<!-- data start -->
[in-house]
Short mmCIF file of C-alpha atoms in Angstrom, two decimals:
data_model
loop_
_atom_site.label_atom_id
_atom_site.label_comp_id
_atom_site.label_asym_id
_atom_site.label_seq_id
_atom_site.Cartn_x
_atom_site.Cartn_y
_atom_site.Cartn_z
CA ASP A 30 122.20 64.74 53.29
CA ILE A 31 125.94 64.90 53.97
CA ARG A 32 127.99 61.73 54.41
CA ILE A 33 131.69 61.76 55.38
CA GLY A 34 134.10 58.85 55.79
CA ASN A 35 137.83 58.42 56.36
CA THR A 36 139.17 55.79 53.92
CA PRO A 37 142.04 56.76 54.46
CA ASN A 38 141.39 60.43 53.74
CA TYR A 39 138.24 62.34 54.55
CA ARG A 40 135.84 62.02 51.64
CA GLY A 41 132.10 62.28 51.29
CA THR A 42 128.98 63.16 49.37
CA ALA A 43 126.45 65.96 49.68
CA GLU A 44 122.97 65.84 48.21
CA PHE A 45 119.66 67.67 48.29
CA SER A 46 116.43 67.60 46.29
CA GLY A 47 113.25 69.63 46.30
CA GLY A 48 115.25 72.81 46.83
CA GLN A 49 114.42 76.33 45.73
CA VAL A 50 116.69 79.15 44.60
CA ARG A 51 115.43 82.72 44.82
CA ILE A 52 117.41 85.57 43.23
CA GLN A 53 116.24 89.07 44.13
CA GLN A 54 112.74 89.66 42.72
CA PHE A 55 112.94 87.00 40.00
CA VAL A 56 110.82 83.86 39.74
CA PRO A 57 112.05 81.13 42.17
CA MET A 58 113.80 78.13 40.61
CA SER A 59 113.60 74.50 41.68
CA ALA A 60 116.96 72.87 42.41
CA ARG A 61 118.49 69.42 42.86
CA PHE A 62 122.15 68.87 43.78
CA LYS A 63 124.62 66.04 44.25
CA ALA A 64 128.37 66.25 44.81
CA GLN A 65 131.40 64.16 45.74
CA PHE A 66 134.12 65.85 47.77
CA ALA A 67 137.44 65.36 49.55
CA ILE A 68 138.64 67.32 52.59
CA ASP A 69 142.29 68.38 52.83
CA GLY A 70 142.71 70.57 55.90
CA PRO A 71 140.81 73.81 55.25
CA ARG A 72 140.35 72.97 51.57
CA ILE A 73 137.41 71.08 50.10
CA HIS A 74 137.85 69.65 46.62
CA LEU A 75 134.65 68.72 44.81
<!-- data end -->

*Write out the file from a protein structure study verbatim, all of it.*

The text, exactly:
[in-house]
Short mmCIF file of C-alpha atoms in Angstrom, two decimals:
data_model
loop_
_atom_site.label_atom_id
_atom_site.label_comp_id
_atom_site.label_asym_id
_atom_site.label_seq_id
_atom_site.Cartn_x
_atom_site.Cartn_y
_atom_site.Cartn_z
CA ASP A 30 122.20 64.74 53.29
CA ILE A 31 125.94 64.90 53.97
CA ARG A 32 127.99 61.73 54.41
CA ILE A 33 131.69 61.76 55.38
CA GLY A 34 134.10 58.85 55.79
CA ASN A 35 137.83 58.42 56.36
CA THR A 36 139.17 55.79 53.92
CA PRO A 37 142.04 56.76 54.46
CA ASN A 38 141.39 60.43 53.74
CA TYR A 39 138.24 62.34 54.55
CA ARG A 40 135.84 62.02 51.64
CA GLY A 41 132.10 62.28 51.29
CA THR A 42 128.98 63.16 49.37
CA ALA A 43 126.45 65.96 49.68
CA GLU A 44 122.97 65.84 48.21
CA PHE A 45 119.66 67.67 48.29
CA SER A 46 116.43 67.60 46.29
CA GLY A 47 113.25 69.63 46.30
CA GLY A 48 115.25 72.81 46.83
CA GLN A 49 114.42 76.33 45.73
CA VAL A 50 116.69 79.15 44.60
CA ARG A 51 115.43 82.72 44.82
CA ILE A 52 117.41 85.57 43.23
CA GLN A 53 116.24 89.07 44.13
CA GLN A 54 112.74 89.66 42.72
CA PHE A 55 112.94 87.00 40.00
CA VAL A 56 110.82 83.86 39.74
CA PRO A 57 112.05 81.13 42.17
CA MET A 58 113.80 78.13 40.61
CA SER A 59 113.60 74.50 41.68
CA ALA A 60 116.96 72.87 42.41
CA ARG A 61 118.49 69.42 42.86
CA PHE A 62 122.15 68.87 43.78
CA LYS A 63 124.62 66.04 44.25
CA ALA A 64 128.37 66.25 44.81
CA GLN A 65 131.40 64.16 45.74
CA PHE A 66 134.12 65.85 47.77
CA ALA A 67 137.44 65.36 49.55
CA ILE A 68 138.64 67.32 52.59
CA ASP A 69 142.29 68.38 52.83
CA GLY A 70 142.71 70.57 55.90
CA PRO A 71 140.81 73.81 55.25
CA ARG A 72 140.35 72.97 51.57
CA ILE A 73 137.41 71.08 50.10
CA HIS A 74 137.85 69.65 46.62
CA LEU A 75 134.65 68.72 44.81